He is deserving of our prayers. He could probably use them. Like most of us.

Friday, February 15, 2008

Thursday, February 14, 2008

Obligatory Valentine’s Day Story

The gals in my class were commenting that more women than men get presents on this day. They insisted that this is the way it should be. Who am I to argue? I was lucky to be in class at all. I've been out sick the last couple of days, and thought I'd risk avoiding the usual "unexcused absence." I'm not sure it was a good idea. "Sal" came over later today, and made a tea from boiling ginger root. It might have worked.

Those for whom today is just another day, may find comfort in a recent editorial by Nancy Gibbs for TIME Magazine:

[T]he idea of 8-year-olds' celebrating a holiday that shimmies into view wearing a negligee does seem odd. But consider the huge commercial stakes... For this we can thank Esther Howland, an entrepreneurial 1847 Mount Holyoke grad, whose father owned a stationery store and who came up with the idea of mass-producing valentines. The Mother of the Valentine never married but did get very rich, racking up annual sales equivalent to more than $2 million today.

It gets better.

(Illustration by Hadley Hooper for TIME. Used without permission or shame.)

Monday, February 11, 2008


I only watched some of it last night. Wasn't quite as pathetic as last year, but just pathetic enough to ignore most of the Skank-a-polooza. Granted, it was less so than in previous years, if only because of the flashbacks to performers like Frank Sinatra, and tributes to veterans who are still with us like Tony Bennett. [UPDATE: I forgot to mention Kanye West's unexpected tribute to his mother. Didn't know the man had that much class. Such is the power of motherhood. God bless them all!] Whatever happens the night before, I check the winners in the news the next day. Until now, I could never find a place where the nominees were listed along with them. But here it is:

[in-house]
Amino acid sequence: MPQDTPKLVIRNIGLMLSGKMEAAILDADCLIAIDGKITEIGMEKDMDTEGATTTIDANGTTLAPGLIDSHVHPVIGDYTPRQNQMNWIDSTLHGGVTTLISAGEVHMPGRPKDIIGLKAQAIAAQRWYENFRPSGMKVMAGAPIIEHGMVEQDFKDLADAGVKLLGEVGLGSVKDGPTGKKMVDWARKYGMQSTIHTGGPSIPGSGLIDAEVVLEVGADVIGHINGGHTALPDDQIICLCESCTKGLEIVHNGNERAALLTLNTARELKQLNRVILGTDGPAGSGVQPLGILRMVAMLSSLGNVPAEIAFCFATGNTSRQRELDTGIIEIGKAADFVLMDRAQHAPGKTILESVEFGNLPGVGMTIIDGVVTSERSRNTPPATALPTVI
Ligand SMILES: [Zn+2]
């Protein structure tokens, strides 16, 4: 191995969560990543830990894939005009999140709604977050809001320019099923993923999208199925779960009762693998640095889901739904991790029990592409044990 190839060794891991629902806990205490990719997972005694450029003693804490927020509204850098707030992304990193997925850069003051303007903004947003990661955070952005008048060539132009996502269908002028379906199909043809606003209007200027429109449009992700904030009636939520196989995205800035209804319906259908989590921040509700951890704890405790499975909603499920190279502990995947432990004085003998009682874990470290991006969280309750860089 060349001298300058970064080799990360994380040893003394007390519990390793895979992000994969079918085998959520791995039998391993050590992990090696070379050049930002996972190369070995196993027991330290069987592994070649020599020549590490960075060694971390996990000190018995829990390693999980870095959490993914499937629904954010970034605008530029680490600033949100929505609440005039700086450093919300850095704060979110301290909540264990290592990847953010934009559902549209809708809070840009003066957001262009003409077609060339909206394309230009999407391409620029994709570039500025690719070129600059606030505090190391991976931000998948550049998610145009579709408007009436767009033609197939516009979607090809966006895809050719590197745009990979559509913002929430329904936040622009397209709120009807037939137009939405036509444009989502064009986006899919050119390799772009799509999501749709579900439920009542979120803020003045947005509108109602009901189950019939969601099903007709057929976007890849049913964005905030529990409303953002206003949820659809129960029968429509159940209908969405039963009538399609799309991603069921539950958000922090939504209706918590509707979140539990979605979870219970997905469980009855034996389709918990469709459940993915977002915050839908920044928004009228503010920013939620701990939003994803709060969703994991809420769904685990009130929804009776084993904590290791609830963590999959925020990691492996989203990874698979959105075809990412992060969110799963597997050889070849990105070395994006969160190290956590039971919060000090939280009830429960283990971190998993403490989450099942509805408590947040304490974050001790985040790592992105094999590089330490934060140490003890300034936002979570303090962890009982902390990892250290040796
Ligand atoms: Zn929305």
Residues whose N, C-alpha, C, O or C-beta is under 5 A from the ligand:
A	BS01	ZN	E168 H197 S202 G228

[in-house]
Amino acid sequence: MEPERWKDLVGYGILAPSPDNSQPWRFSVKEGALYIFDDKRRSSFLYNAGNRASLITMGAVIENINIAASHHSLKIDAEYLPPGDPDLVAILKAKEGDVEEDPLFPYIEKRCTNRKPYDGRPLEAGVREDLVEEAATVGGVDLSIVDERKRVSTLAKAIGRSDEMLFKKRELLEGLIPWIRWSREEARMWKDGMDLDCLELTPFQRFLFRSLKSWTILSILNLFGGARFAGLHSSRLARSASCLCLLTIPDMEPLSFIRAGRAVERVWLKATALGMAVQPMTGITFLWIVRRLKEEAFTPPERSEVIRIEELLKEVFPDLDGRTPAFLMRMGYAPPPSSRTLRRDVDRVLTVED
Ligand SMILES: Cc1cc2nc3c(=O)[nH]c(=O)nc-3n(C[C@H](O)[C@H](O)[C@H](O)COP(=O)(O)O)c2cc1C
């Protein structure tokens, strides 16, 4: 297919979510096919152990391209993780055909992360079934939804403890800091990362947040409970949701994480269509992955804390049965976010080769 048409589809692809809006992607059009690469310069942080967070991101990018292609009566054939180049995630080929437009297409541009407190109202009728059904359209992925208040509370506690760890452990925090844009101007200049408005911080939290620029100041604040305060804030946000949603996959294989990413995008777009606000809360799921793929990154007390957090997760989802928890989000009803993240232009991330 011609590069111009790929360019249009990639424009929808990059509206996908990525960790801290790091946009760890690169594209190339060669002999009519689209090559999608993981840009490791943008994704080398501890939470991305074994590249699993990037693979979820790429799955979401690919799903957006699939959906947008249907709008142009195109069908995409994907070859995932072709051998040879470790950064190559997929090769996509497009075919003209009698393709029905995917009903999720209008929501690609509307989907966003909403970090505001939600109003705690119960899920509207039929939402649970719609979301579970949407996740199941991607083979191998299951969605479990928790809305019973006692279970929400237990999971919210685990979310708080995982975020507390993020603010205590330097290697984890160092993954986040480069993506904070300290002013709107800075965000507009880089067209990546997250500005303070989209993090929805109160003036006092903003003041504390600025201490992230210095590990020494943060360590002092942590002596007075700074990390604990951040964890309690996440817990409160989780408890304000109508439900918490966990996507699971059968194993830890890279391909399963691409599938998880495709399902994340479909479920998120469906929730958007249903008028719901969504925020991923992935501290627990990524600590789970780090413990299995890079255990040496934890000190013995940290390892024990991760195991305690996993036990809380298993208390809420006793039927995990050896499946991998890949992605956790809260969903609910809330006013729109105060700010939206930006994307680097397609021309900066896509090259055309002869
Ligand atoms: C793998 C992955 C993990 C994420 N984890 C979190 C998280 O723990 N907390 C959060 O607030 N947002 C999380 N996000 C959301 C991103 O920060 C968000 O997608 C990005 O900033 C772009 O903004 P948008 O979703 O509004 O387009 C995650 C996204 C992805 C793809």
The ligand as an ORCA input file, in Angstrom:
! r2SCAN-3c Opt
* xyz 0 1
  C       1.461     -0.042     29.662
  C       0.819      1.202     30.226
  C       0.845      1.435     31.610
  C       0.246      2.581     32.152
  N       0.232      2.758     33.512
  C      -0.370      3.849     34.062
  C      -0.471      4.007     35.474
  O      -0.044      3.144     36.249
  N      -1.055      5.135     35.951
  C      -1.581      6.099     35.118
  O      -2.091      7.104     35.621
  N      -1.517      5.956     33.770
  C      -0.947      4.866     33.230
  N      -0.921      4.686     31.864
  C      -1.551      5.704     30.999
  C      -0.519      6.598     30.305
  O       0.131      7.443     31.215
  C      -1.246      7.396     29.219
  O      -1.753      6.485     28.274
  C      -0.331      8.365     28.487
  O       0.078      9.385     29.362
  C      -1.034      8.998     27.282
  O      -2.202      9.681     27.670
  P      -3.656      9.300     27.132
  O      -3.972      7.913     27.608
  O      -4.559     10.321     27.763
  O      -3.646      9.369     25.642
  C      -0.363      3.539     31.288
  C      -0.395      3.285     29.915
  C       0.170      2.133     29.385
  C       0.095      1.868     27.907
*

As usual, Jimmy Sturr won Best Polka Album. It's been like all but one or two of the last almost-thirty years now. Nice to see David Bromberg showing up in the Traditional Folk category again. Personally, I would have preferred Geno Delafose over Terrence Simien for Best Cajun/Zydeco Album (a fairly recent and most welcome category), now that Simien has sold out and become more of a show band than a dance band. (I can always tell.) It's encouraging to see as many categories for Classical and Opera as there are. When I was a kid, they got at least five or ten minutes of airplay on the show. Now they're lucky to get grips-and-grins in a slide show. Of course, this year they added a new twist, as two budding young violinists and an equally budding young celloist were auditioned for the crowd to text message their vote -- for what, I don't know. But unless I'm mistaken, this was the cello player.

Pretty awesome, huh?

Career Examen